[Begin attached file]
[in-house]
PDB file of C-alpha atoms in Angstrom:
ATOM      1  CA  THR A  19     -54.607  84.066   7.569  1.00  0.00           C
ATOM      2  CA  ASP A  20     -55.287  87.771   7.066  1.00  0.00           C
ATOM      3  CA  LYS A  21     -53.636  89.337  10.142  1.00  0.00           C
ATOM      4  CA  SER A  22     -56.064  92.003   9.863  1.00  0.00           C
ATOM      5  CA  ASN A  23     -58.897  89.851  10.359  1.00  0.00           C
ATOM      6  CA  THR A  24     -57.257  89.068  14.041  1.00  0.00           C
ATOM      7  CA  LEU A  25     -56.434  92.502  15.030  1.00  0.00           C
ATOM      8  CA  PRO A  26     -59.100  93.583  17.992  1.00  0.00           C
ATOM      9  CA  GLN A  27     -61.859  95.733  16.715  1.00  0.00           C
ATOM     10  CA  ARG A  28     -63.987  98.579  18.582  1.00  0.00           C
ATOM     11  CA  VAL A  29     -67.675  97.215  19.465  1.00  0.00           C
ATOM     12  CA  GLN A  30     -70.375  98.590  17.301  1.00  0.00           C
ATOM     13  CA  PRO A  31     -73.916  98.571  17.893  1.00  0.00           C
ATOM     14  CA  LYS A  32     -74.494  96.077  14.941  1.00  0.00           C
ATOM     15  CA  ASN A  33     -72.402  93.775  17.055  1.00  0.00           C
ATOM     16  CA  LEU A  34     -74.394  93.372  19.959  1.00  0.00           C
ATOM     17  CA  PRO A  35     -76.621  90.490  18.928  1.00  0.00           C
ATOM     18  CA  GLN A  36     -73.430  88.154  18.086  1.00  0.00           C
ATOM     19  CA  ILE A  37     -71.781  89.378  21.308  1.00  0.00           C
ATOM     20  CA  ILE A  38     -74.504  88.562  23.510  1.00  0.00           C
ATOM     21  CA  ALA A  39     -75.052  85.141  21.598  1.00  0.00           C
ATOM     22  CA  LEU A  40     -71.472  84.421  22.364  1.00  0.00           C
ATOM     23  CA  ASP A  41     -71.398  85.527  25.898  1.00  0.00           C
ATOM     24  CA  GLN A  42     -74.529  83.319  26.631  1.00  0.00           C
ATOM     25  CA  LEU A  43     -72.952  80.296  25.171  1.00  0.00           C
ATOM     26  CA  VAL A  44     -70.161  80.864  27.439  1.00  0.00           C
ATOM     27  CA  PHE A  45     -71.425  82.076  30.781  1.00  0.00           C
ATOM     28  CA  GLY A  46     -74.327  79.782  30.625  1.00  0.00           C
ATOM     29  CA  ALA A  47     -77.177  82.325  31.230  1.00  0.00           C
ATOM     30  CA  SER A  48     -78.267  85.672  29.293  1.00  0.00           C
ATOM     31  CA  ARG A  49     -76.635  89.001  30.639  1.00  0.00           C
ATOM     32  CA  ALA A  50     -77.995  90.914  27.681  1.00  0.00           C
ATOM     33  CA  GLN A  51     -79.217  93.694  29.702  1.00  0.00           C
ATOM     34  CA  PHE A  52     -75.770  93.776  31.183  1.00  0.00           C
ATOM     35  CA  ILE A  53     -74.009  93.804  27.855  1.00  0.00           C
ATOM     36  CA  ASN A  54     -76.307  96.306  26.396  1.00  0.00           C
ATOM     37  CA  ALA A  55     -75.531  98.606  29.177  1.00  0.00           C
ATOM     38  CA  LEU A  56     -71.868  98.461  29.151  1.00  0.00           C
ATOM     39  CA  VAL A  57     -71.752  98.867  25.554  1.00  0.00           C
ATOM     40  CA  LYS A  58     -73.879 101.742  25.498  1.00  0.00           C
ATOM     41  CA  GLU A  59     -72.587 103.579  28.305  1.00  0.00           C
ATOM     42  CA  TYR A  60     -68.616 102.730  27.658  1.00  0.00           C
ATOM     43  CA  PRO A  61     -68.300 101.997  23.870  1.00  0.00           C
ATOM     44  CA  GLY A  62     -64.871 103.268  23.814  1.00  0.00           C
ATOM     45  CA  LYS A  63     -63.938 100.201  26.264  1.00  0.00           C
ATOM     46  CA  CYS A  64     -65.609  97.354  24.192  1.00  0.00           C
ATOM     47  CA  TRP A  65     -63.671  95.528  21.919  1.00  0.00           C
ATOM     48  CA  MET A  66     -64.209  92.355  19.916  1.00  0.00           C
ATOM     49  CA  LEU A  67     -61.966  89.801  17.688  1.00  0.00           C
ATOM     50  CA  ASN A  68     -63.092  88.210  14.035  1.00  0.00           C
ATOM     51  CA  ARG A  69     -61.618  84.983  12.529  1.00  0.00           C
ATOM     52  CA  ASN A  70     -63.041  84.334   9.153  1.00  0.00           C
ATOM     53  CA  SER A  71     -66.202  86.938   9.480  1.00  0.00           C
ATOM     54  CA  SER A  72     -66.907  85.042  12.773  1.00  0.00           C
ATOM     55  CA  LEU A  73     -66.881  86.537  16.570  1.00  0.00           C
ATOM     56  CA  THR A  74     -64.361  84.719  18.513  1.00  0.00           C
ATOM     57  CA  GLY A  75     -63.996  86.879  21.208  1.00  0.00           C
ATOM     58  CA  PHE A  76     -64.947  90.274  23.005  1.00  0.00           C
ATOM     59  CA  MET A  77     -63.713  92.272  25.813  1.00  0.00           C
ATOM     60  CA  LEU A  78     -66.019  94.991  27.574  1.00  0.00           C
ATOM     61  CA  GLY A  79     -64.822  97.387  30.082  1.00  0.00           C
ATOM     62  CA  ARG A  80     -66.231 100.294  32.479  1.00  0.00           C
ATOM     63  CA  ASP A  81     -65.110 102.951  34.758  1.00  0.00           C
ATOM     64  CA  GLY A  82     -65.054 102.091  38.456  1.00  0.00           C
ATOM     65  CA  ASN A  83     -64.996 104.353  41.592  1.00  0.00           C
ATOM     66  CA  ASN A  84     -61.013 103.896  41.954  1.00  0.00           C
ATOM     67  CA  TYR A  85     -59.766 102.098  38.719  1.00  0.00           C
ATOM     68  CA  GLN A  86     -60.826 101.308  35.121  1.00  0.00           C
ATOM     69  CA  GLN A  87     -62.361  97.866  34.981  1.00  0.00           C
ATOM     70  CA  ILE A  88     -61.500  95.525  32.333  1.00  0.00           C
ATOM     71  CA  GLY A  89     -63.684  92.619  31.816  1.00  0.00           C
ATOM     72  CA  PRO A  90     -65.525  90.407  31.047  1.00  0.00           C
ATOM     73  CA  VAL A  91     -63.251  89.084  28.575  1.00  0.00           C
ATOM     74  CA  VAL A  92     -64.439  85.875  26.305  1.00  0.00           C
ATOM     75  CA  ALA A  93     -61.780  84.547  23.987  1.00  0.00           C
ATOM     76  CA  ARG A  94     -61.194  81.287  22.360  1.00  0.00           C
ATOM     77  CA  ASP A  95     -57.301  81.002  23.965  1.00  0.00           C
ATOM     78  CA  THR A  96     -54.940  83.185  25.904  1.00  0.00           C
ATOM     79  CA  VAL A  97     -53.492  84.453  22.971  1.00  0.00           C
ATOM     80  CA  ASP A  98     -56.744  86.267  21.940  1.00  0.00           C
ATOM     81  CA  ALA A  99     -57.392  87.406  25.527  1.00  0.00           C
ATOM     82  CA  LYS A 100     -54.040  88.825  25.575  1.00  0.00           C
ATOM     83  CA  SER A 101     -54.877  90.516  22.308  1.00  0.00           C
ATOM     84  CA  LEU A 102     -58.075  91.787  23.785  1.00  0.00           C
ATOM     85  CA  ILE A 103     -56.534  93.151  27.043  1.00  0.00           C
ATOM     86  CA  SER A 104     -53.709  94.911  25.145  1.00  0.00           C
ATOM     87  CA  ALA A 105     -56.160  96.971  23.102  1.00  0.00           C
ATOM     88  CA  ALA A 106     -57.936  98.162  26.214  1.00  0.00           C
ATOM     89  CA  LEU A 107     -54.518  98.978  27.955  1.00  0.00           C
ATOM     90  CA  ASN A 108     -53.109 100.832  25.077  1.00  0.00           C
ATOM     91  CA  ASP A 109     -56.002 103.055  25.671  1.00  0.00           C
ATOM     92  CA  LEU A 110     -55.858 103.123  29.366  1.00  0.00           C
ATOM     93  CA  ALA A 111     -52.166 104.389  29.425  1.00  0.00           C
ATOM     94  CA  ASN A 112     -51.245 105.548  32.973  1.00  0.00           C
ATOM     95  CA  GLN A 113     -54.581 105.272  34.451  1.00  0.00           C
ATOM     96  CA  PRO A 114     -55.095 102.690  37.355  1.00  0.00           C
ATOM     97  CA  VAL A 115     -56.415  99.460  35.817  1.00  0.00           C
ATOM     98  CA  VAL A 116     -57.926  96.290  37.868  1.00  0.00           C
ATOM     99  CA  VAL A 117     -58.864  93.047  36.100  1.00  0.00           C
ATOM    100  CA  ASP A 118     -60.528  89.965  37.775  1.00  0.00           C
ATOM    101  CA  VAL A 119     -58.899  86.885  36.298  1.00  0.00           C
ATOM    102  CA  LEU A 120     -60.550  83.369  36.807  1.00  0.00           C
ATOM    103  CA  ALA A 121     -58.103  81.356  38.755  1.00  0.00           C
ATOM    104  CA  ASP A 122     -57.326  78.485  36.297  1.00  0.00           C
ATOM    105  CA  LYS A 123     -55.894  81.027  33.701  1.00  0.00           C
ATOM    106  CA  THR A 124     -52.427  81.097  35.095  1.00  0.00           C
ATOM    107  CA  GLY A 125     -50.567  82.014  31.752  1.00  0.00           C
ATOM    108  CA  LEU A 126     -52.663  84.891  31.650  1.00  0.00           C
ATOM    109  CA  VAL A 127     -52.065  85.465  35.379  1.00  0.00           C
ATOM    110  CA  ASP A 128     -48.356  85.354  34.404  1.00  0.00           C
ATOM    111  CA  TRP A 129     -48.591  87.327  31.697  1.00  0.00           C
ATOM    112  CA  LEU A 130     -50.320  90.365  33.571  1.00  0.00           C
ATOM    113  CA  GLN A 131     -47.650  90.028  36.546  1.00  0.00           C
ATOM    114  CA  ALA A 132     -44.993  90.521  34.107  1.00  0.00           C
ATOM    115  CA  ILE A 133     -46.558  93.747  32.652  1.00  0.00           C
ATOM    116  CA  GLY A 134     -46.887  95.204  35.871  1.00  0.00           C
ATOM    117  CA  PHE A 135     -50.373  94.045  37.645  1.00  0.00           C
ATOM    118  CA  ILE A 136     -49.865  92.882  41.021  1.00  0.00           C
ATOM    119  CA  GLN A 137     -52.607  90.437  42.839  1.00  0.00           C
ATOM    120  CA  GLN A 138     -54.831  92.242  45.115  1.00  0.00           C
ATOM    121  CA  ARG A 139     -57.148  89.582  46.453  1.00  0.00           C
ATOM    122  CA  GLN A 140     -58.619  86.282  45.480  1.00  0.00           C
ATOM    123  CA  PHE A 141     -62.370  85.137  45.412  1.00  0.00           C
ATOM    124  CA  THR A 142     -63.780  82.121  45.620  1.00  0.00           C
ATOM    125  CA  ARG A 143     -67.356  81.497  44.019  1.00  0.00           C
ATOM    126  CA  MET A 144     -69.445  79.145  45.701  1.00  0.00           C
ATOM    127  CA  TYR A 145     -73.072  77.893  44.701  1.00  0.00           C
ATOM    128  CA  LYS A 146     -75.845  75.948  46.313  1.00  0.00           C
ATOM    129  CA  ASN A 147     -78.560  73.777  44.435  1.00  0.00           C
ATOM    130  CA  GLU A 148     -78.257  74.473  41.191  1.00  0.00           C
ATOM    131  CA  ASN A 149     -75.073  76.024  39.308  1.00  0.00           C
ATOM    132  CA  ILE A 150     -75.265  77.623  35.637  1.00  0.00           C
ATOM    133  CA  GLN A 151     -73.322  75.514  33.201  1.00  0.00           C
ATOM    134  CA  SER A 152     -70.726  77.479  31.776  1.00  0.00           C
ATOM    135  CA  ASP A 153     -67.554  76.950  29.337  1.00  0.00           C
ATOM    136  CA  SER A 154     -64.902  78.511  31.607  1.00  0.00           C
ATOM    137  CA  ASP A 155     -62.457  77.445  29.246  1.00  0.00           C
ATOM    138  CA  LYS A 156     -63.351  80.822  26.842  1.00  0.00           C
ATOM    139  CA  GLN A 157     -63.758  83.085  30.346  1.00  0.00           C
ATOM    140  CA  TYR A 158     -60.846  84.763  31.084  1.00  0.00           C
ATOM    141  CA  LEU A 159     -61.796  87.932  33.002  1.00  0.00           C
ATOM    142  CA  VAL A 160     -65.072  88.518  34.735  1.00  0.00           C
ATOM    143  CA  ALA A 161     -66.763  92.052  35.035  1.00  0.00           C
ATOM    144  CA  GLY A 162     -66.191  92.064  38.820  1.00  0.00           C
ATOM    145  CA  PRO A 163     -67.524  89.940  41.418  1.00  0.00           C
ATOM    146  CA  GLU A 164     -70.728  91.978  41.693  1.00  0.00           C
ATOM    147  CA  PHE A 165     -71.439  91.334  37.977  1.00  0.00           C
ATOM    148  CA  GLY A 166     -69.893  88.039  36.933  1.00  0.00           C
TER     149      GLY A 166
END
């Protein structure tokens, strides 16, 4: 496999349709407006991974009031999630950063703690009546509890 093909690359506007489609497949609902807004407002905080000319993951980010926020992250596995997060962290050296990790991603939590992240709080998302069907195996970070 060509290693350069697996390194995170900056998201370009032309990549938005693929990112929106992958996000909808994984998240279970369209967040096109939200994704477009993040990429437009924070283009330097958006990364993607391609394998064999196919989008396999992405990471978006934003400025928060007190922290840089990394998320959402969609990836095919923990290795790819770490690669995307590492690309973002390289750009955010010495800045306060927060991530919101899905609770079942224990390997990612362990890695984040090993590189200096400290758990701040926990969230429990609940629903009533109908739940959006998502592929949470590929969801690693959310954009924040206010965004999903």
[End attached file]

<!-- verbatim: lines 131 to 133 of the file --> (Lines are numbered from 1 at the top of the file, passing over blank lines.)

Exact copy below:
ATOM    129  CA  ASN A 147     -78.560  73.777  44.435  1.00  0.00           C
ATOM    130  CA  GLU A 148     -78.257  74.473  41.191  1.00  0.00           C
ATOM    131  CA  ASN A 149     -75.073  76.024  39.308  1.00  0.00           C